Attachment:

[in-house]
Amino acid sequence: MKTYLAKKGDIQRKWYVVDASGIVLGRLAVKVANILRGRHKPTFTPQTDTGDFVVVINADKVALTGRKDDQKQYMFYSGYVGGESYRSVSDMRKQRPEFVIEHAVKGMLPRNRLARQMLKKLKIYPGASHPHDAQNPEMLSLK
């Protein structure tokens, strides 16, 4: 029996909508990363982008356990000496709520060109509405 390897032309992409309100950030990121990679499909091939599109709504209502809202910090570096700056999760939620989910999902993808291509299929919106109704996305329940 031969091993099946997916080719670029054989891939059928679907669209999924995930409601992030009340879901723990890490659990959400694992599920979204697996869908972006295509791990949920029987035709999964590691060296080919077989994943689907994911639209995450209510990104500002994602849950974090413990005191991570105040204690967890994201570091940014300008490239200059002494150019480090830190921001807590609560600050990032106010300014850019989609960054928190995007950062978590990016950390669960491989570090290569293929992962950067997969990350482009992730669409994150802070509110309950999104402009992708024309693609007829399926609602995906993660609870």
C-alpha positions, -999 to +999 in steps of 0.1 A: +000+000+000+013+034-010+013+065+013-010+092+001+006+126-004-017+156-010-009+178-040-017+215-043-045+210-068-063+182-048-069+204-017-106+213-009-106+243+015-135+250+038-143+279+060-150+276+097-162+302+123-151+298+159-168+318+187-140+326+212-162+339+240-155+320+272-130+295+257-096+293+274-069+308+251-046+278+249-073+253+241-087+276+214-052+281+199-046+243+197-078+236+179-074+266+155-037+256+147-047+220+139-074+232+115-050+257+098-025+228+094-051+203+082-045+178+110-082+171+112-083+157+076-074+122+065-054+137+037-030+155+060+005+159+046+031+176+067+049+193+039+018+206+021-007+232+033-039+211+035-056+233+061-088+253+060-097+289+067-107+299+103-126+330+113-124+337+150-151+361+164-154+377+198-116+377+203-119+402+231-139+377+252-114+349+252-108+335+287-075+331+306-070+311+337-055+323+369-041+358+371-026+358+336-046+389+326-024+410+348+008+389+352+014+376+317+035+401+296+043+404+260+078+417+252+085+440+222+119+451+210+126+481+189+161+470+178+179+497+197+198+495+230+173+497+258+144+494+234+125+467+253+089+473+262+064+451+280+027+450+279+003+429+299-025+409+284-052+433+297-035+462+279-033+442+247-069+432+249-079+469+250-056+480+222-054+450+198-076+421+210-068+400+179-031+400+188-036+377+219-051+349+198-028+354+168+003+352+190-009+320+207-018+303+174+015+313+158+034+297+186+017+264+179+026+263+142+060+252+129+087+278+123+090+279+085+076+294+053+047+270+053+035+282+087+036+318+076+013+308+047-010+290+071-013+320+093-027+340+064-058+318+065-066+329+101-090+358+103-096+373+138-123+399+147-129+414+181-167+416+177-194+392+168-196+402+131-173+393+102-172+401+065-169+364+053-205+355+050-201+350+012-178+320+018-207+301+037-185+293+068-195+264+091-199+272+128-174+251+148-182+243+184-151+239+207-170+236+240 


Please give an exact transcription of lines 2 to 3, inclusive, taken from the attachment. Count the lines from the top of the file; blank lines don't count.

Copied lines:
Amino acid sequence: MKTYLAKKGDIQRKWYVVDASGIVLGRLAVKVANILRGRHKPTFTPQTDTGDFVVVINADKVALTGRKDDQKQYMFYSGYVGGESYRSVSDMRKQRPEFVIEHAVKGMLPRNRLARQMLKKLKIYPGASHPHDAQNPEMLSLK
């Protein structure tokens, strides 16, 4: 029996909508990363982008356990000496709520060109509405 390897032309992409309100950030990121990679499909091939599109709504209502809202910090570096700056999760939620989910999902993808291509299929919106109704996305329940 031969091993099946997916080719670029054989891939059928679907669209999924995930409601992030009340879901723990890490659990959400694992599920979204697996869908972006295509791990949920029987035709999964590691060296080919077989994943689907994911639209995450209510990104500002994602849950974090413990005191991570105040204690967890994201570091940014300008490239200059002494150019480090830190921001807590609560600050990032106010300014850019989609960054928190995007950062978590990016950390669960491989570090290569293929992962950067997969990350482009992730669409994150802070509110309950999104402009992708024309693609007829399926609602995906993660609870």